Origin of Art part 1: First Artists

(Last Updated On: October 17, 2018)

first artistsScience Fact: In this blog we will apply science to find the origin of art, and search for the first artists on Earth.

Asking about the origin of art is like opening a doorway into other dimensions. When we look for the first artists, it’s easy to get sucked into a whirlpool of evolution, popular culture, psychology, esthetics, anthropology, archaeology and even philosophy.

We’re not going to follow all those byroads. Instead, we will take a systematic, hopefully scientific approach. The first part of the discussion, today’s blog post, will define a framework for searching out the origin of art and the first artists. Next week’s post will look at the (pre)historical evidence and see what can be postulated or concluded about the first art, and the first artists who created it.

Art Versus Science

Art and science are uneasy co-habitants on the planet. For example, in 1967 the Los Angeles County Museum of Art embarked on a four-year Art and Technology program. The project’s progress report reveals how difficult it was to negotiate the economic, aesthetic and reputational goals of the museum, the artists and the companies asked to provide the technology.

As a viewer of the finished artworks at LACMA, I perceived a different sort of disconnect: the art pieces using complicated technology were inoperative most of the time. Only the works using the most basic science were usually in viewable condition. For example, a popular piece was Robert Rauschenberg’s Mud Muse, a nine-by-twelve foot vat of mud, four feet deep, through which air was bubbled in response to sounds within the gallery. If you’re interested, you can hear the bubbling sounds HERE.

However you look at it, there is a cultural gap between art and science that is almost impossible to bridge. With Rodgers and Hammerstein we might ask:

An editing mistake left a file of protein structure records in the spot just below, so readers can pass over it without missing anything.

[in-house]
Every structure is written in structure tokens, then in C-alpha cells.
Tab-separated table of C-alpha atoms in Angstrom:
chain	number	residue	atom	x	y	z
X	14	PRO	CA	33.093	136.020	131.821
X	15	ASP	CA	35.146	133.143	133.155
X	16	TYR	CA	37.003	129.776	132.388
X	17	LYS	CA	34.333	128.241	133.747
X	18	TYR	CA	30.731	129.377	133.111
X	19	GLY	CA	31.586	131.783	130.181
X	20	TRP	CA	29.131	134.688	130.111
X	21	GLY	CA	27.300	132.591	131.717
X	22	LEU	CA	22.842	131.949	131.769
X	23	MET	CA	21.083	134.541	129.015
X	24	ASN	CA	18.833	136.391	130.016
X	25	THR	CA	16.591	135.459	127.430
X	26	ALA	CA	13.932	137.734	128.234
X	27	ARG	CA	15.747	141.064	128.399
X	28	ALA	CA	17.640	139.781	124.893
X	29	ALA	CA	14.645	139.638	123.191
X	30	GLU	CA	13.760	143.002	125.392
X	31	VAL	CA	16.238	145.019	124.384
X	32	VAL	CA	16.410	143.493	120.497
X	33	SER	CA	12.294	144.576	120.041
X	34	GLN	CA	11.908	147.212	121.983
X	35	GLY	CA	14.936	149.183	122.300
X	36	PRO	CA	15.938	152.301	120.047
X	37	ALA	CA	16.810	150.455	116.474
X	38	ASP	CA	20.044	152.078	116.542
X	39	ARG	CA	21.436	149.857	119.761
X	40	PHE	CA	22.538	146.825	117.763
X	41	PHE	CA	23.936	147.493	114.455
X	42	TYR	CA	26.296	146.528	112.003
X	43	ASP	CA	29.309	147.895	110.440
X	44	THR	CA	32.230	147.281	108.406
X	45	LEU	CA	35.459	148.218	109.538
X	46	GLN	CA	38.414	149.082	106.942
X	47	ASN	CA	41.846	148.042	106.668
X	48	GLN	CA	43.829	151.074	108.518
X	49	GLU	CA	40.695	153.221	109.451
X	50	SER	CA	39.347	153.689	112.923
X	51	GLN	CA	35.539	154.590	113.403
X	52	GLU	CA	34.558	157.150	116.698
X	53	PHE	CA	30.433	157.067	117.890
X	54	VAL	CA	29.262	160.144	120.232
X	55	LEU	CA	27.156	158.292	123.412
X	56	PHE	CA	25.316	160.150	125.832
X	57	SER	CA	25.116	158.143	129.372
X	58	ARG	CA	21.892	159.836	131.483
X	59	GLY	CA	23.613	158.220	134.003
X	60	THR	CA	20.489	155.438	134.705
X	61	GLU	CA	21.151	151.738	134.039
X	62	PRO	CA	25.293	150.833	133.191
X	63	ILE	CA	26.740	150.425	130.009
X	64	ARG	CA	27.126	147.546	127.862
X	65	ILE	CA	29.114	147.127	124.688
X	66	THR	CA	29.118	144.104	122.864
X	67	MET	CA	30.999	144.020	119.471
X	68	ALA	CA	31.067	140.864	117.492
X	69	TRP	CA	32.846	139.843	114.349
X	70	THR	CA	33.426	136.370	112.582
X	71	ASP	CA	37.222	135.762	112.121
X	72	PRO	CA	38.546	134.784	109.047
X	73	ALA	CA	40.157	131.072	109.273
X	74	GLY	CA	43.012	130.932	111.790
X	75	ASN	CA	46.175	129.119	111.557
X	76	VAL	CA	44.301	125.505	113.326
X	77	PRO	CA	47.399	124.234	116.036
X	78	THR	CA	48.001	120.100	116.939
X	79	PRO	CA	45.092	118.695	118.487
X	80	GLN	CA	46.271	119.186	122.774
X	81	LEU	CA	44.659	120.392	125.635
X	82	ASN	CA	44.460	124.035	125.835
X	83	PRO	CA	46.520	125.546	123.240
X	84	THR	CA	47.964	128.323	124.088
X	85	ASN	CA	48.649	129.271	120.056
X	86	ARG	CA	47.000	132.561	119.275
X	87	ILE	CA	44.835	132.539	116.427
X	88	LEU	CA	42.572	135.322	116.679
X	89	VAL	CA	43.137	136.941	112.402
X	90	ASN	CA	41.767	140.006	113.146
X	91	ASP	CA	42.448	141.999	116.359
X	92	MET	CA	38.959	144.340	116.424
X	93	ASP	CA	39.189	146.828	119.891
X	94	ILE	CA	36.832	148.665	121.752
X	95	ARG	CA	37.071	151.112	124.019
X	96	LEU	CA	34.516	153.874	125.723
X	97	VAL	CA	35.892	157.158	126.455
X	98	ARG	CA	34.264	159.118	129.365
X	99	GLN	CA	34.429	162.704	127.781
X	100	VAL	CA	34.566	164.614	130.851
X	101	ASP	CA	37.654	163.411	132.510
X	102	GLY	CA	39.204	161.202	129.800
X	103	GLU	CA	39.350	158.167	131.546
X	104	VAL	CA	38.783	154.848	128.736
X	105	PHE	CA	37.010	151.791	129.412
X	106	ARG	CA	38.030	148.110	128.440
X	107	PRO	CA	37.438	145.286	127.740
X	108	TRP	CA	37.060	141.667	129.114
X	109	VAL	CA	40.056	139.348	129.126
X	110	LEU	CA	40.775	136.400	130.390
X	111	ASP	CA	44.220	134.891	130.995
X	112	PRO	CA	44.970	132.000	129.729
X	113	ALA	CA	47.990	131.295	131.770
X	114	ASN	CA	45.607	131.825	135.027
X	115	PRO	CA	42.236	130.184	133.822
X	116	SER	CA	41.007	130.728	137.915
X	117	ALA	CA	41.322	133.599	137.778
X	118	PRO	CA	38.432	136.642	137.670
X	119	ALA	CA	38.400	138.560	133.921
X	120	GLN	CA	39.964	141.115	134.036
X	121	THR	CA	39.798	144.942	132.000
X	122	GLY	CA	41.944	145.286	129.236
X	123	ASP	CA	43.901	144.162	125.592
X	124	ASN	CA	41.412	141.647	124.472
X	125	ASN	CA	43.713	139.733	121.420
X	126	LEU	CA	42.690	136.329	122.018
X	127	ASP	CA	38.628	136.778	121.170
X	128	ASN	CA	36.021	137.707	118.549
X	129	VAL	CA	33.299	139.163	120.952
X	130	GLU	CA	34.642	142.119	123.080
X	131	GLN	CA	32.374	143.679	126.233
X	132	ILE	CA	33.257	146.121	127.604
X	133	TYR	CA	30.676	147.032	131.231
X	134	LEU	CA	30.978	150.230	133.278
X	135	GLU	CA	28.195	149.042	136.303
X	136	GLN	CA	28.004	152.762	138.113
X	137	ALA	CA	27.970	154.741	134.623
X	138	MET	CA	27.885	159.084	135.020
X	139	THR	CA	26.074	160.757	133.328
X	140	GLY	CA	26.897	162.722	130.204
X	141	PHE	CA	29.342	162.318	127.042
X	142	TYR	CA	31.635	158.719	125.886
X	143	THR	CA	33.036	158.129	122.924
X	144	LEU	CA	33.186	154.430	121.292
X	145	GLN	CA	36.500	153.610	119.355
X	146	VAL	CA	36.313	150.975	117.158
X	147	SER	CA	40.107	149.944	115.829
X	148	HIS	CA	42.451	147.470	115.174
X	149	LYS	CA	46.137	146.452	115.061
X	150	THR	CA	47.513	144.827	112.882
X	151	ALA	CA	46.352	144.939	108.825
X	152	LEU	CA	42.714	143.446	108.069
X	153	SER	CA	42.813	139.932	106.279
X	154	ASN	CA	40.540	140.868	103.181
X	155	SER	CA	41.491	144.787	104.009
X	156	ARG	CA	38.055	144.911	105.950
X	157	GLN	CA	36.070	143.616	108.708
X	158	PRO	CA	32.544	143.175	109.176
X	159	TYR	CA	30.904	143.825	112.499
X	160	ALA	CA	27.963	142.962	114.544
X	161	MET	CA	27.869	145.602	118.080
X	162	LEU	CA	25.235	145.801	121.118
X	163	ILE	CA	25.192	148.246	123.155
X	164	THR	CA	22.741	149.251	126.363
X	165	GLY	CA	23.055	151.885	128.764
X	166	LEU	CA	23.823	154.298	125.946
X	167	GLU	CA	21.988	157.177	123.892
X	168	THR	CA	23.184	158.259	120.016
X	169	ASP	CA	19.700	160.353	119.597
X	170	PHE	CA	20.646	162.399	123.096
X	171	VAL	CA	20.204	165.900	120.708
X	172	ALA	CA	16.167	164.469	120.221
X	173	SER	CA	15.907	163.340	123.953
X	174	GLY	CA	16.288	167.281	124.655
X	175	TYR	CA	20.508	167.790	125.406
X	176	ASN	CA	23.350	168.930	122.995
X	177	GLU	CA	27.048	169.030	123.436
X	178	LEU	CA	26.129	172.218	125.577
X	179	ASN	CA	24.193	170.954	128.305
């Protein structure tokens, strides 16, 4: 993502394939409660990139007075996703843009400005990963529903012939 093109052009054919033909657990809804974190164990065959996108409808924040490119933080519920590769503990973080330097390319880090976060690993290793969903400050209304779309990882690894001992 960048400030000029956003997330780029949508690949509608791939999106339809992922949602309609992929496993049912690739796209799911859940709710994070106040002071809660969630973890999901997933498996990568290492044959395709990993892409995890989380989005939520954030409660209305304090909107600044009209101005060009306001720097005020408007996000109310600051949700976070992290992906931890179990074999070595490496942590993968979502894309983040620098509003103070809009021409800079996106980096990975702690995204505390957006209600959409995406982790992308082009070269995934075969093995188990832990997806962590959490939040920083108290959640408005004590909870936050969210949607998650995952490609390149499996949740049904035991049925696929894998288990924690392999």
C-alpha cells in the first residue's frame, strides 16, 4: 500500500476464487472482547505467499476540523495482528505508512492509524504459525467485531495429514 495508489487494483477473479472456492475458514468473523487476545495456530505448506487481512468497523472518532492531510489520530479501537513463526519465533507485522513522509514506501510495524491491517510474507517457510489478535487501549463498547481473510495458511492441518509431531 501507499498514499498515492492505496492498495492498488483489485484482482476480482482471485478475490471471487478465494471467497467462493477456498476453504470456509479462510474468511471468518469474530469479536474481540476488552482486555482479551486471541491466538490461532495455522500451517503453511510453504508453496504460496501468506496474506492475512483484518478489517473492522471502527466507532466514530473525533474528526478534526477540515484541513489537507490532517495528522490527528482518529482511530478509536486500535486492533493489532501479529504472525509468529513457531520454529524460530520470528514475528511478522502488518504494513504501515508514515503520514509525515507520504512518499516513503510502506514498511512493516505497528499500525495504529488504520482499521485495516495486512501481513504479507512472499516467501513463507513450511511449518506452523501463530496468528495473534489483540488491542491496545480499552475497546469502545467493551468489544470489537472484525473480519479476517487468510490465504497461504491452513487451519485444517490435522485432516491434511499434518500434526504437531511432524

How do you catch a cloud and pin it down? … How do you hold a moonbeam in your hand?

The Definition of Art

If we want to find the first artists, we need to know what we mean by art in the context of our discussion. How wide is the net we’re casting, anyway?

The word “Art” has a number of meanings. We can immediately eliminate Art as in Art Chester and as an archaic form of the verb to be (e.g., “How Great Thou Art”). We can also cull out “skill acquired through practice” (“the art of conversation”), “an occupation requiring skill” (“the art of organ building”), and “skillful plan” (“they employed every art to soothe…”). Among the relevant meanings, here’s what I extract from Merriam-Webster and the Oxford Dictionaries:

Art is the application of imagination and skill to create something intended to be appreciated for its beauty or its emotive power. Art is most often used to describe visual forms such as painting or sculpture, but by extension is also applied to other creative activities.

Note that although the craft of tool-making may also be considered art, non-human animals also construct and use tools. Thus tools themselves don’t necessarily indicate the work of an artist.

Creation, Cosmology and Evolution

In our discussion of the first artists, we will need to touch on the origin of intelligent humans, or, as we call ourselves, “wise man,” Homo sapiens. [Are we misnamed? Let’s defer that question for another occasion.]

Every culture has a tradition that describes how the universe and mankind were created. The fact that scholars use the term “creation myths” does not imply that these stories should be dismissed as fictitious. On the contrary, they are generally held to convey deep truths, whether symbolic, metaphorical or literal.

Scientists themselves form a culture, as has been commented on by Richard Feynman. Those who want to think about what this really means would benefit from the view of an outsider’s view of European scientific culture, as expressed in a lecture by Prof. Sengupta of India. Suffice it to say here that Cosmology and Evolution constitute a creation myth for Western scientific culture.